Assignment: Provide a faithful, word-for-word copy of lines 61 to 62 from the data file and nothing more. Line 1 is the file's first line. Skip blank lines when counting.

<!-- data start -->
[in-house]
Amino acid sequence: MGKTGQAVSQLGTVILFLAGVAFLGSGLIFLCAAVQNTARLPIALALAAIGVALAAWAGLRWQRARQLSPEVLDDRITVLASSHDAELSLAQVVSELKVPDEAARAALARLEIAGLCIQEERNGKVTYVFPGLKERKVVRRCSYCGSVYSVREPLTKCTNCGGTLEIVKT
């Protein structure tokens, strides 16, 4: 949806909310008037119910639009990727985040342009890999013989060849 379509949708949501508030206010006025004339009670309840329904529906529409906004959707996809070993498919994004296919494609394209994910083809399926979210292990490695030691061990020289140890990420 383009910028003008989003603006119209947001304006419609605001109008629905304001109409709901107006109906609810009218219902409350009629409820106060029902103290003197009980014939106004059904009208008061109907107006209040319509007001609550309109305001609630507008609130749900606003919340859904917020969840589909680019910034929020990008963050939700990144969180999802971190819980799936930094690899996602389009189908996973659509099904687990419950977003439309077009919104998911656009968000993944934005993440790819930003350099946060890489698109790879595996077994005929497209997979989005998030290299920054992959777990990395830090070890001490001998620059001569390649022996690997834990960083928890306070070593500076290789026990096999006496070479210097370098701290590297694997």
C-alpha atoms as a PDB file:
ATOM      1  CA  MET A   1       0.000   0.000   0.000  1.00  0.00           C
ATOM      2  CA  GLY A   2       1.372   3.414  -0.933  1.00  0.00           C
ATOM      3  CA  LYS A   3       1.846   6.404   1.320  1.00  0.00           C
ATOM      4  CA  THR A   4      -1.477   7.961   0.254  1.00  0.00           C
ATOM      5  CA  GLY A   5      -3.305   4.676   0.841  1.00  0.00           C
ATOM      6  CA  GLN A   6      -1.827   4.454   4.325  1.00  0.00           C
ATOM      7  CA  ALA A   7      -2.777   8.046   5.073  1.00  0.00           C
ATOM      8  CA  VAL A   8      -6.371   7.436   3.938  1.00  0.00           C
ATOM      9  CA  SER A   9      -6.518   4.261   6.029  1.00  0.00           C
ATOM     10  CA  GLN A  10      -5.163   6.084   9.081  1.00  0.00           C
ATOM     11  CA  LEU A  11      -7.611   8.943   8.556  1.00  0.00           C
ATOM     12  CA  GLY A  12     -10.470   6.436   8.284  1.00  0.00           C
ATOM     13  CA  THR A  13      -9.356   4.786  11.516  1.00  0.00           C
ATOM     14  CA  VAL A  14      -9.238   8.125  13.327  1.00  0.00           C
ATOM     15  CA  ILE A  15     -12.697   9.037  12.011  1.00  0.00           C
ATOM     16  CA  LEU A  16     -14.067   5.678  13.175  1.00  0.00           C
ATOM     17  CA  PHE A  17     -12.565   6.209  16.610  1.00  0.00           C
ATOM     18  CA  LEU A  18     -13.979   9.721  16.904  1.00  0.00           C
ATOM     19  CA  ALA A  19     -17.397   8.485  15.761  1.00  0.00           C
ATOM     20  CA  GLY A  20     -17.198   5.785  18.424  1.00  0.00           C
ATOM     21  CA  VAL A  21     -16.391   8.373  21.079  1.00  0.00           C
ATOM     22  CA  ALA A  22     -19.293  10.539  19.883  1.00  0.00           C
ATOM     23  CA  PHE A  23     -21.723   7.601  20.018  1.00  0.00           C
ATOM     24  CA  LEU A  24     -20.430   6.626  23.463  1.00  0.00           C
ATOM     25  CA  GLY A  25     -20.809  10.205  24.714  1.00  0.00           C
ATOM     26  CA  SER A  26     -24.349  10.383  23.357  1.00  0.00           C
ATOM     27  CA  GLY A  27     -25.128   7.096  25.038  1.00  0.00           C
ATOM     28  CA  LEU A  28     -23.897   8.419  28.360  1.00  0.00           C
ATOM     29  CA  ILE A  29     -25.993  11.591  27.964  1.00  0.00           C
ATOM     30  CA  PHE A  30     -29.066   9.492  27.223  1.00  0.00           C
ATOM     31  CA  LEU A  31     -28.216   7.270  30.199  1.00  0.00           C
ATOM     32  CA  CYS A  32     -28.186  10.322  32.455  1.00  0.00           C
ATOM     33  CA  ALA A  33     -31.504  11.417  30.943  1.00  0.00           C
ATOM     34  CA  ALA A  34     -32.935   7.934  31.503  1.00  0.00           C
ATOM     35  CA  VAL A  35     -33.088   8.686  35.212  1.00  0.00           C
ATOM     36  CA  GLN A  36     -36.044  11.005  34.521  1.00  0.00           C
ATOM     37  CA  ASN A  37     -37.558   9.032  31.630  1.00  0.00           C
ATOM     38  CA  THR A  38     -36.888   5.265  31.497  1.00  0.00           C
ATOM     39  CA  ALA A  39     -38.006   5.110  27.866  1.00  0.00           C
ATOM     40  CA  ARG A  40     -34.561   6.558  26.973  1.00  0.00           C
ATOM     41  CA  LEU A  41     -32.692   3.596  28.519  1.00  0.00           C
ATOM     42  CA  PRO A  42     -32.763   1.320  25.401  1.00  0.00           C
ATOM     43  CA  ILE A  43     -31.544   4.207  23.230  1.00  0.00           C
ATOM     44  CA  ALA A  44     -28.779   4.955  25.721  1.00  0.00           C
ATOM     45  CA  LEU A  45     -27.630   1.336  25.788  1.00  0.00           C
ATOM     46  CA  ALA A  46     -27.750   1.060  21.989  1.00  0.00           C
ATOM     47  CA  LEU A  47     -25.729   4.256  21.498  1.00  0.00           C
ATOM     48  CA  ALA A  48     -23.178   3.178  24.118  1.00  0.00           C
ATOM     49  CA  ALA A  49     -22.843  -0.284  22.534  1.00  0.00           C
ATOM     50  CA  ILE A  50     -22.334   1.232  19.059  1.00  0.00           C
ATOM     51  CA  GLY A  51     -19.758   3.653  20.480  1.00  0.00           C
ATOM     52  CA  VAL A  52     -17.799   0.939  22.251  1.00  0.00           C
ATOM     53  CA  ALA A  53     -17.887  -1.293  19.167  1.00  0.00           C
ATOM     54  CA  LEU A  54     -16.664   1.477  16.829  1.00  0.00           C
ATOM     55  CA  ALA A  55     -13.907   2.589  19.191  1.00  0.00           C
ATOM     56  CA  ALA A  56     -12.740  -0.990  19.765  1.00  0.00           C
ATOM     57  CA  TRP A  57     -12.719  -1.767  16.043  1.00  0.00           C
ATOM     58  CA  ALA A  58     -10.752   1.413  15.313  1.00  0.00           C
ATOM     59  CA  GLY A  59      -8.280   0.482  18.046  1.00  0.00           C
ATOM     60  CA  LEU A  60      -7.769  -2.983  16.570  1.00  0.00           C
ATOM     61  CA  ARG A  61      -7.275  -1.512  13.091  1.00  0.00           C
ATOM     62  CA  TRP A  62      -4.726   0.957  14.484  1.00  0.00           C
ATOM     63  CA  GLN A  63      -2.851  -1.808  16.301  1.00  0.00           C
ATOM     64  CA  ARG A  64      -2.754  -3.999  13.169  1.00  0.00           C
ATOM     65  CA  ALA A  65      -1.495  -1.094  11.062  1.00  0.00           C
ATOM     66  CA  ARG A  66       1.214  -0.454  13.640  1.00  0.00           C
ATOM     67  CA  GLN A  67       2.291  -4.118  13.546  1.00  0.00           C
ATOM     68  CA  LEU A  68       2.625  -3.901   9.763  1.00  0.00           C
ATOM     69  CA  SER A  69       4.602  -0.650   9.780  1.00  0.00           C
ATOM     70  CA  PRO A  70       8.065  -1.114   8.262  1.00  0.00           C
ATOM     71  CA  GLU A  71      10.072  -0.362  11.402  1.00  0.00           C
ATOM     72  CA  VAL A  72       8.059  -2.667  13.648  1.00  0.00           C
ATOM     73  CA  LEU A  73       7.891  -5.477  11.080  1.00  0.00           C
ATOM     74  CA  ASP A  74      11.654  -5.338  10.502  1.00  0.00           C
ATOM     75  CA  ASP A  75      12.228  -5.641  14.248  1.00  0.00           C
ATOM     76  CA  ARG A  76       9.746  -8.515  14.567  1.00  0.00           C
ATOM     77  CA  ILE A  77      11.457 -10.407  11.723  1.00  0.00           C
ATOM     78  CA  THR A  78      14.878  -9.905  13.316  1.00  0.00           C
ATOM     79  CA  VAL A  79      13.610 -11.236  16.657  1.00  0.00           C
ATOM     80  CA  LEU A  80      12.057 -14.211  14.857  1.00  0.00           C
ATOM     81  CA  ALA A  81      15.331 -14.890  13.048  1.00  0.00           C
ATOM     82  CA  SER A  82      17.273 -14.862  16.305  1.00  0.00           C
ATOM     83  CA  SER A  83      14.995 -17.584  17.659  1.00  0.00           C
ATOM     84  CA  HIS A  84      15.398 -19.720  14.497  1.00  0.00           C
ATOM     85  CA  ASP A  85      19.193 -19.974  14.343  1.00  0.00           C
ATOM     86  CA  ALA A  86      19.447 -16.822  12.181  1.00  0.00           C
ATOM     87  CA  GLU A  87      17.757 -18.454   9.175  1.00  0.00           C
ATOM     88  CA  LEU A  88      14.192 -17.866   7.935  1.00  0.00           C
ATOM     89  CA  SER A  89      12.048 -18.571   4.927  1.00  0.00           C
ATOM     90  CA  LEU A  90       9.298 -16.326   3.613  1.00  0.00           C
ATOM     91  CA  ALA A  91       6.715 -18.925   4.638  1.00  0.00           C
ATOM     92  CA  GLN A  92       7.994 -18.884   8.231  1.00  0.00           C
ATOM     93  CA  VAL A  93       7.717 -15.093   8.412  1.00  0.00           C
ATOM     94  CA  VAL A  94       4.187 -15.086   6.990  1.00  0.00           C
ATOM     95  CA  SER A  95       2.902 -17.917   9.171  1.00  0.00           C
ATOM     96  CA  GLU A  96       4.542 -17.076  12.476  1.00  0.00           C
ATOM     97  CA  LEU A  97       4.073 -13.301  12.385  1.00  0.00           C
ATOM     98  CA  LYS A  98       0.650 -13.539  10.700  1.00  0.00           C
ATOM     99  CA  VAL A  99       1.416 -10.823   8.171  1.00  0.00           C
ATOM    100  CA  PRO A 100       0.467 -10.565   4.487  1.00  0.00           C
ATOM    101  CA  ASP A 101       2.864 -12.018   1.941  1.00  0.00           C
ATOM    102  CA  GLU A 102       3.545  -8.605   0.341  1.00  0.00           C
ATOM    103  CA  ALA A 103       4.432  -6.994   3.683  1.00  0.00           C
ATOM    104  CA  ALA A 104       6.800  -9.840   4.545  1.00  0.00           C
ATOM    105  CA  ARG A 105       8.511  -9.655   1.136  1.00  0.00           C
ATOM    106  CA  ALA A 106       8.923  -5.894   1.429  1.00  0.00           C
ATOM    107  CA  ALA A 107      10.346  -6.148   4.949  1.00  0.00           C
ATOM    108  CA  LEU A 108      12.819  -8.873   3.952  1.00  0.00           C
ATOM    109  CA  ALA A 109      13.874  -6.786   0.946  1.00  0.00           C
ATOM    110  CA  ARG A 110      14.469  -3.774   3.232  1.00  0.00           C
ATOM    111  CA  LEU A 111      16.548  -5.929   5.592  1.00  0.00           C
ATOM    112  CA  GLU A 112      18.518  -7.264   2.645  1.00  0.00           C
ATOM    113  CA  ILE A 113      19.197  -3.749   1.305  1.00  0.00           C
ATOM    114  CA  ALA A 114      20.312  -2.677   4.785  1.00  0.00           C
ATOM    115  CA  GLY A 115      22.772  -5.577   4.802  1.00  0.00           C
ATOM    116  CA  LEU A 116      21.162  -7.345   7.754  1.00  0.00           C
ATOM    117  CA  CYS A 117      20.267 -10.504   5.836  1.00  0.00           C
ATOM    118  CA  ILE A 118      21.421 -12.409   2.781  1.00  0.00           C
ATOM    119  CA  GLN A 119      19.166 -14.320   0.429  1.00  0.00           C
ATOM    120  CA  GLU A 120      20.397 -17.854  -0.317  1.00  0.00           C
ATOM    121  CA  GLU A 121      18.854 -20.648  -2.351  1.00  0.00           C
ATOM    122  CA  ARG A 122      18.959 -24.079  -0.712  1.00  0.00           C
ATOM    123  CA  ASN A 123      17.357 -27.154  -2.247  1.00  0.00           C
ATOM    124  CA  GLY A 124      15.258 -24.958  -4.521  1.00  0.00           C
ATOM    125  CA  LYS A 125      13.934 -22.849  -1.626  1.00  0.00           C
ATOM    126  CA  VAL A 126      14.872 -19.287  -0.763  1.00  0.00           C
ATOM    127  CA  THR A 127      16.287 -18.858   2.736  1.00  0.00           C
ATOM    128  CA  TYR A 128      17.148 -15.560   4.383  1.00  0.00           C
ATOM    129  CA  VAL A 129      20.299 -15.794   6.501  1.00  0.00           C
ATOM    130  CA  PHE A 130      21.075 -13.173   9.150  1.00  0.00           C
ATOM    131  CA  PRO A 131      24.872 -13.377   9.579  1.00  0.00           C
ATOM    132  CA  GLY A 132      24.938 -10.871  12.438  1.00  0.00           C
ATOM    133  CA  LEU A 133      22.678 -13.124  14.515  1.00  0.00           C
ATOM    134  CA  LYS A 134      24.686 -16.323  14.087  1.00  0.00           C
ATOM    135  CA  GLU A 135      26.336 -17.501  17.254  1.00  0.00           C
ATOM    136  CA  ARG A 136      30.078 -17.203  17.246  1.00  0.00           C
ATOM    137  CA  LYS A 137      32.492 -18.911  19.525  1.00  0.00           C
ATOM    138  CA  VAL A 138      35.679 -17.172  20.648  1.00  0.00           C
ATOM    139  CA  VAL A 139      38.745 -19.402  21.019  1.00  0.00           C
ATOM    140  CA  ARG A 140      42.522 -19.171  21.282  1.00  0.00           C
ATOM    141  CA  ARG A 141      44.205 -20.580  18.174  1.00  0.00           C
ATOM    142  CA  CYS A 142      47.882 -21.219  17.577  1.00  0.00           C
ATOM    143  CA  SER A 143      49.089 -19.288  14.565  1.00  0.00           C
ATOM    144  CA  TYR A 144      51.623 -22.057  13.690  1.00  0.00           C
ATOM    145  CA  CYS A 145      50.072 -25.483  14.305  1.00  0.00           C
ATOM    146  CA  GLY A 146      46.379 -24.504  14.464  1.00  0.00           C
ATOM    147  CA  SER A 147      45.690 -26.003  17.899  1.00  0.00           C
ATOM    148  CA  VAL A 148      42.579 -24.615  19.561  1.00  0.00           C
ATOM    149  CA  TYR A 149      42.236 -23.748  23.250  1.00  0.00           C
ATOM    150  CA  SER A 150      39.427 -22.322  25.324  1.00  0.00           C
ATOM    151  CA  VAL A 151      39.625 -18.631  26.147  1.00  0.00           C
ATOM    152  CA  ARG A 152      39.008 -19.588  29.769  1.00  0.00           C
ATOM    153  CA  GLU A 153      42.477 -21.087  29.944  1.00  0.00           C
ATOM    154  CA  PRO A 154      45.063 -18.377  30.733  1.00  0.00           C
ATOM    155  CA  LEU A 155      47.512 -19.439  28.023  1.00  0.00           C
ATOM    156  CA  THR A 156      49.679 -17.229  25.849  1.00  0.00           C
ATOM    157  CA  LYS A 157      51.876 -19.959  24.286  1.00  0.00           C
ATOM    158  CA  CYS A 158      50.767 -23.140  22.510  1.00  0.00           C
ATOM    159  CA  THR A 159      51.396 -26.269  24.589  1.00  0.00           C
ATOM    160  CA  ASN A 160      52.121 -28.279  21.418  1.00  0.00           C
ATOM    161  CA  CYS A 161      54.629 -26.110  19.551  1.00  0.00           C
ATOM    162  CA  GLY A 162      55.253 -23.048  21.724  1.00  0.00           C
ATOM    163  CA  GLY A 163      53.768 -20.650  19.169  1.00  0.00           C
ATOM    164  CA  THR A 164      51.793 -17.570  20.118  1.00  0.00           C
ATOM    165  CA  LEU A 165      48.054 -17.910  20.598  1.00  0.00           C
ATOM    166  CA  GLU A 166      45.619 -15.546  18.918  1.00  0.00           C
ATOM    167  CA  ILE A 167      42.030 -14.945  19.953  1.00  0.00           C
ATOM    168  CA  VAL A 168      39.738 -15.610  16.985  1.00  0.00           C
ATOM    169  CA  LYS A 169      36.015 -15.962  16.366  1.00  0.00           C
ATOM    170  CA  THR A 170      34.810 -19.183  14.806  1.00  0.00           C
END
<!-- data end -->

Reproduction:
ATOM     57  CA  TRP A  57     -12.719  -1.767  16.043  1.00  0.00           C
ATOM     58  CA  ALA A  58     -10.752   1.413  15.313  1.00  0.00           C